Studentpalaset on Norrtullsgatan, Photo: Orasis
Studentpalaset on Norrtullsgatan, Photo: Orasis

Early in the planning of the campus (in the 1960’s), art was incorporated into the University’s vision. The plan wasn’t to merely enrich the public’s spaces, but also to strengthen the role of art and even to challenge assumptions. The art was envisioned at the same time as the modernist campus’s architecture and design to reflect the University’s mission and aspirations.

Sculpture in the world’s first national city park

Terrakotta, Photo: Eva Dalin
Terrakotta, Photo: Eva Dalin

The art on campus is, for the most part, openly displayed for the contemplation of the public, creating what has become a cultural archive. The sculptures, taken as a whole, create the feeling of a sprawling sculpture park. One of the bigger works is “Terrakotta” by the artists Marianne and Sivert Lindblom.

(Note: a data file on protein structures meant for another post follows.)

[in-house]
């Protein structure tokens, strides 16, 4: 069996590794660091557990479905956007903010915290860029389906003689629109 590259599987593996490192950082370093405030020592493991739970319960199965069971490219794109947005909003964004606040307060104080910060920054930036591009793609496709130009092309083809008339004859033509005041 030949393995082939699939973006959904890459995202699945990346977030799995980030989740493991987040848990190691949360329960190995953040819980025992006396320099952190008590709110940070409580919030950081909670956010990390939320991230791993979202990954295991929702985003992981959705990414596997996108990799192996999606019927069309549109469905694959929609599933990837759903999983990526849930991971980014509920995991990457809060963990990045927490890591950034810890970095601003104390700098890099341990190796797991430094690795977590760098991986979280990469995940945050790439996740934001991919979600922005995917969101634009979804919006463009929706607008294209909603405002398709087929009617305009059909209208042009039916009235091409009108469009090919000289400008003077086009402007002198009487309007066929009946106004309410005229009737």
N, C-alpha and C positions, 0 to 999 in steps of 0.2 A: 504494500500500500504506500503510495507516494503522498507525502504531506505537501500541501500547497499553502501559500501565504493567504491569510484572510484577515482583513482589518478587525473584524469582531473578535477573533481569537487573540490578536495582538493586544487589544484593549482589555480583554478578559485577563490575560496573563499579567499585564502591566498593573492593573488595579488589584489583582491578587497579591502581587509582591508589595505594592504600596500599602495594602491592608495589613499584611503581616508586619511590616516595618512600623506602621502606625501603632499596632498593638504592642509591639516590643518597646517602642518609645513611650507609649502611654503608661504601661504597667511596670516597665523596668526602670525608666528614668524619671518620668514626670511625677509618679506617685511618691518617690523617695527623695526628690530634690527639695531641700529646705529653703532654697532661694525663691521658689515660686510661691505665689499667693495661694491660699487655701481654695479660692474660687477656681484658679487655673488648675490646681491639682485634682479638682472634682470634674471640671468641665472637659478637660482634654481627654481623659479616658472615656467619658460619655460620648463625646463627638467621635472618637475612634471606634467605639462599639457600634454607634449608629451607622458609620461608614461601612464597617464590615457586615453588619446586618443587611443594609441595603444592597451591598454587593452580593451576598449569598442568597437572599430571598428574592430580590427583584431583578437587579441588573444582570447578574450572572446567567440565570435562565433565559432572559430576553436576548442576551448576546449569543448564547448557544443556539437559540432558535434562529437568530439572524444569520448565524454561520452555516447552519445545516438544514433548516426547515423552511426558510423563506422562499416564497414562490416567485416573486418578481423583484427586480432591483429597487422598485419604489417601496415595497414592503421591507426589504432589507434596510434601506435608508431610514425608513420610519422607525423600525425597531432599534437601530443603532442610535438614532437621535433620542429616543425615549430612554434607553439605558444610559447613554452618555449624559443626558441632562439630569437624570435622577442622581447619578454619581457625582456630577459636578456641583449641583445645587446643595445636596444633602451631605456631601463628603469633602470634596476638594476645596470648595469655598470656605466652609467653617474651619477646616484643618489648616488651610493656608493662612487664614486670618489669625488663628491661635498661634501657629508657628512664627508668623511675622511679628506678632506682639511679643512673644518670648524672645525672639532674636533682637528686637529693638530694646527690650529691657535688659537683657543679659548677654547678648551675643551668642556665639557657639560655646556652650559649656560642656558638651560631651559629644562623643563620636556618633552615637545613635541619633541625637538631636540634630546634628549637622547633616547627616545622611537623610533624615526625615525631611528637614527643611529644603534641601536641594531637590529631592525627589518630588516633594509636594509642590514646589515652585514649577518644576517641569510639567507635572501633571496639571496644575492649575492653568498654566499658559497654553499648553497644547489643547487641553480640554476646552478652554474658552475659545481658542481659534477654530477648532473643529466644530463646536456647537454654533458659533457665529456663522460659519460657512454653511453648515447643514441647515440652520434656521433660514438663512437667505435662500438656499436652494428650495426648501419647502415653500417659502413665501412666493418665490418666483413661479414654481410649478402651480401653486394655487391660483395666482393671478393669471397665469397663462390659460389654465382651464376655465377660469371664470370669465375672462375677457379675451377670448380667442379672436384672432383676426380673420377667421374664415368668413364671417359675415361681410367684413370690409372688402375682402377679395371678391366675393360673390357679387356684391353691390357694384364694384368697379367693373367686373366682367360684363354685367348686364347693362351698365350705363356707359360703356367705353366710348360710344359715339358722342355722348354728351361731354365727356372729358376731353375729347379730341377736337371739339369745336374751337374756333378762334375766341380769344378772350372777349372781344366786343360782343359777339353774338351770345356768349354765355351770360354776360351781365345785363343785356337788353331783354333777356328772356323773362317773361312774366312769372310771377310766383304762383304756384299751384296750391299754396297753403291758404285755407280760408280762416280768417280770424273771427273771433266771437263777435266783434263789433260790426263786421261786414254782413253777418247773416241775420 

"My task is to create a form which the viewer fills with content. The form I design can be compared to a vessel. I decide exactly what the vessel will look like. The viewer fills the vessel with “experiential mass” which is forced to adapt to the shape of the vessel…. And note that there is a substantial difference between filling it with milk or sulphuric acid.”

(from “Configurations: Art and architecture at Stockholm University”. 2012, p. 67)

Spökslottet on Drottninggatan – Renaissance, baroque and Classical art

Spökslottet entrance, Photo: Holger Ellgaard
Spökslottet entrance, Photo: Holger Ellgaard

Spökslottet (aka “Scheffler Palace” or “Haunted Mansion”) is a treasure trove for anyone interested in art and history. The building dates from the early 1700s and the collection contains paintings from the 1500s to the 1800s as well as Orrefors glass. Most of the older paintings were donated to Stockholm College in 1884 from the Johan Adolf Berg Foundation, which Stockholm University administers.

 

For more information about art at the university, contact camilla.hjelm@su.se.